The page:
Germany-born Jean Berger (1909-2002) studied composition with Louis Aubert in Paris before moving to Rio de Janeiro in1939. In 1941, he relocated to the United States where he worked in the Office of War Information and served in the US Army, becoming a citizen in 1943. In 1948, he took the first of his many faculty positions, working first at Middlebury College and then the University of Illinois at Urbana-Champaign. He moved to Colorado in 1961, teaching at the University of Colorado at Boulder and the Colorado Women's College. He lectured frequently on American music and composed extensively for choral ensemble and solo voice. The St. Martin's Choir will perform a selection of Berger's setting of texts by English poet John Skelton (1460-1529). The settings share with Effinger's works a concertato-like approach to the handling of the obbligato instrument, in this case the piano. Both Effinger's and Berger's works are included on St. Martin's CD The American Spirit. Previews made be heard on the group's website  ( ) .


Friday Afternoon Tours

We have three exciting tours planned for Friday afternoon (20 March) of the Conference, during the free time.

Historical Walking Tour: Molly Brown House, Trinity Church, and Tea at the Brown Palace
Cost: $50.00
Price includes admission to museum, tea, and all gratuities.

Guided by a member of the history faculty of Metropolitan State College, this tour walks you through the rich tapestry of Denver's history. Stopping first at Denver's first church, Trinity Church ( ), the tour progresses through the Capitol building ( ) constructed from marble mined at Yule Creek, Colorado, which was also the source for the marble for the Lincoln Memorial and the Tomb of the Unknown Soldier. The Molly Brown House Museum allows participants to experience the life of one of Denver's most famous early residents with guides in period costume ( ). The tour culminates at the luxurious Brown Place ( ), where a sumptuous afternoon tea will be served on the balcony to the main lobby to the delightful strains of the hotel's pianist ( ). Tour price includes admission to museum, tea, and all gratuities.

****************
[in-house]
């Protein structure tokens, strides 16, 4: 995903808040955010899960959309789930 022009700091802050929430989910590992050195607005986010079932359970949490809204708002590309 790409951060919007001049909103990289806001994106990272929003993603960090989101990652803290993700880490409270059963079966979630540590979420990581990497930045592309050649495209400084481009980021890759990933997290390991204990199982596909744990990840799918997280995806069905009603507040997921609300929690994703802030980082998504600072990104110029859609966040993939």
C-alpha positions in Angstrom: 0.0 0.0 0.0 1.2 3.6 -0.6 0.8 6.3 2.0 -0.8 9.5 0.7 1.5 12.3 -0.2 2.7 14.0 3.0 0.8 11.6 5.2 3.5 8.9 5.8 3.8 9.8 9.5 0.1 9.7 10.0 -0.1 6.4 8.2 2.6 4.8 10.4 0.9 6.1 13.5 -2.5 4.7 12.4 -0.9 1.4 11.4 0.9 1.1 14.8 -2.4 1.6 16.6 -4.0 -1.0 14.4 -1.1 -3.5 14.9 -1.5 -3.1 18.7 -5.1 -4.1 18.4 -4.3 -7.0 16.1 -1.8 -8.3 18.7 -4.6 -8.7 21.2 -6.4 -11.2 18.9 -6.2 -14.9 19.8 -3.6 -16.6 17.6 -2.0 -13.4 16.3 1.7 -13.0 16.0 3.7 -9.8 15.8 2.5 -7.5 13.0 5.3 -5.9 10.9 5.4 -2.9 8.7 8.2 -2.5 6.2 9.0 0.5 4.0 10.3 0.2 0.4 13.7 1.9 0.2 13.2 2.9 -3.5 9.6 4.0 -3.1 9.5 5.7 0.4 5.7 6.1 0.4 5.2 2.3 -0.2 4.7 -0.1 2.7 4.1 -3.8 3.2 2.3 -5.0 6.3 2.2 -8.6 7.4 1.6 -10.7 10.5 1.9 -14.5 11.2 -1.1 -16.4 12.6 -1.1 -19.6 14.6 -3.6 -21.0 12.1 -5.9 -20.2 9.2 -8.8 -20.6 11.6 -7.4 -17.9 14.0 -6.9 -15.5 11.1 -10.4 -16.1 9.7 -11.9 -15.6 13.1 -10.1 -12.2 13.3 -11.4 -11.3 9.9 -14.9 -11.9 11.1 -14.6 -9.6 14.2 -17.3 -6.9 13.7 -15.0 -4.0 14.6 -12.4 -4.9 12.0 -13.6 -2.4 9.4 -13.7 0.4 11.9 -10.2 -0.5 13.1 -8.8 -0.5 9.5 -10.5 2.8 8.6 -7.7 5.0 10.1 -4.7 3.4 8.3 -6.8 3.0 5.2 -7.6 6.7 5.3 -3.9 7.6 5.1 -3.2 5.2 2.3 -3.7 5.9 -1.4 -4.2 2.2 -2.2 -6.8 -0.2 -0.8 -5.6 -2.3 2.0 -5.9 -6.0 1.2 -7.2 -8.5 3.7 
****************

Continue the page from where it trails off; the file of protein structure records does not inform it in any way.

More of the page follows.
Denver Pow Wow
Cost: $25.00
Price includes transportation and admission

This tour includes bus to and from and admission to the Denver March Pow Wow for an afternoon of Intertribal and Contest Dancing ( ). In the words of the Pow Wow council, “Enjoy the feelings of comradery, the panorama of colors, the rhythmic sound of bells, drums, jingles, and deer toes; and the combined smells of sage, sweet grass and cedar that most of the dance outfits are stored in. Feel your heart pulsing in rhythm with the drum. Sit back and enjoy some of the finest American Indian singing and dancing. Don't forget to visit the Storytelling room and the 170+ arts and crafts booths or taste the delicious Fry Bread.” The bus will return to the conference hotel at 5:30. The Pow Wow site is only 4 miles from the hotel and conference attendees may choose to stay or return by cab for the Grand Entry at 7:00. Food at Pow Wow not included.


Grand Tour of Buffalo's Bill's Grave and Central City
Cost: $100.00
Price includes transportation, museum admission, dinner, entertainment, and all gratuities!

The Grand Tour begins in Denver, elevation 5280, and culminates in Central City, elevation 8496. The first stop will be at Buffalo Bill's Grave and Museum where you will see Sitting Bull's bow and arrows, Buffalo Bill's show outfits, and Frederick Remington's "Portrait of a Ranch Hand," among other intriguing artifacts ( ). Progressing to the famous gold mining town of Central City, you will stop at the 1876 Central City Opera House ( ) for a guided tour by executive director Kevin G. Mynatt and Metro State faculty member Betsy Schwarm Glesner. The visit will include a short performance of a nineteenth-century aria. The final stop at the world-famous Fort Restaurant will include a gourmet dinner of quail and buffalo ribs (salmon or vegetarian entrees available on request) ( ) and entertainment by cowboy singer, poet, yodeler, and general nuisance Gary MacMahan ( ). The bus will return to the hotel by 9:30. Alcoholic beverages at the Fort not included.


All photos courtesy of the Denver Metro Convention & Visitors Bureau.

For additional information, contact Mariana Whitmer at the Society for American Music.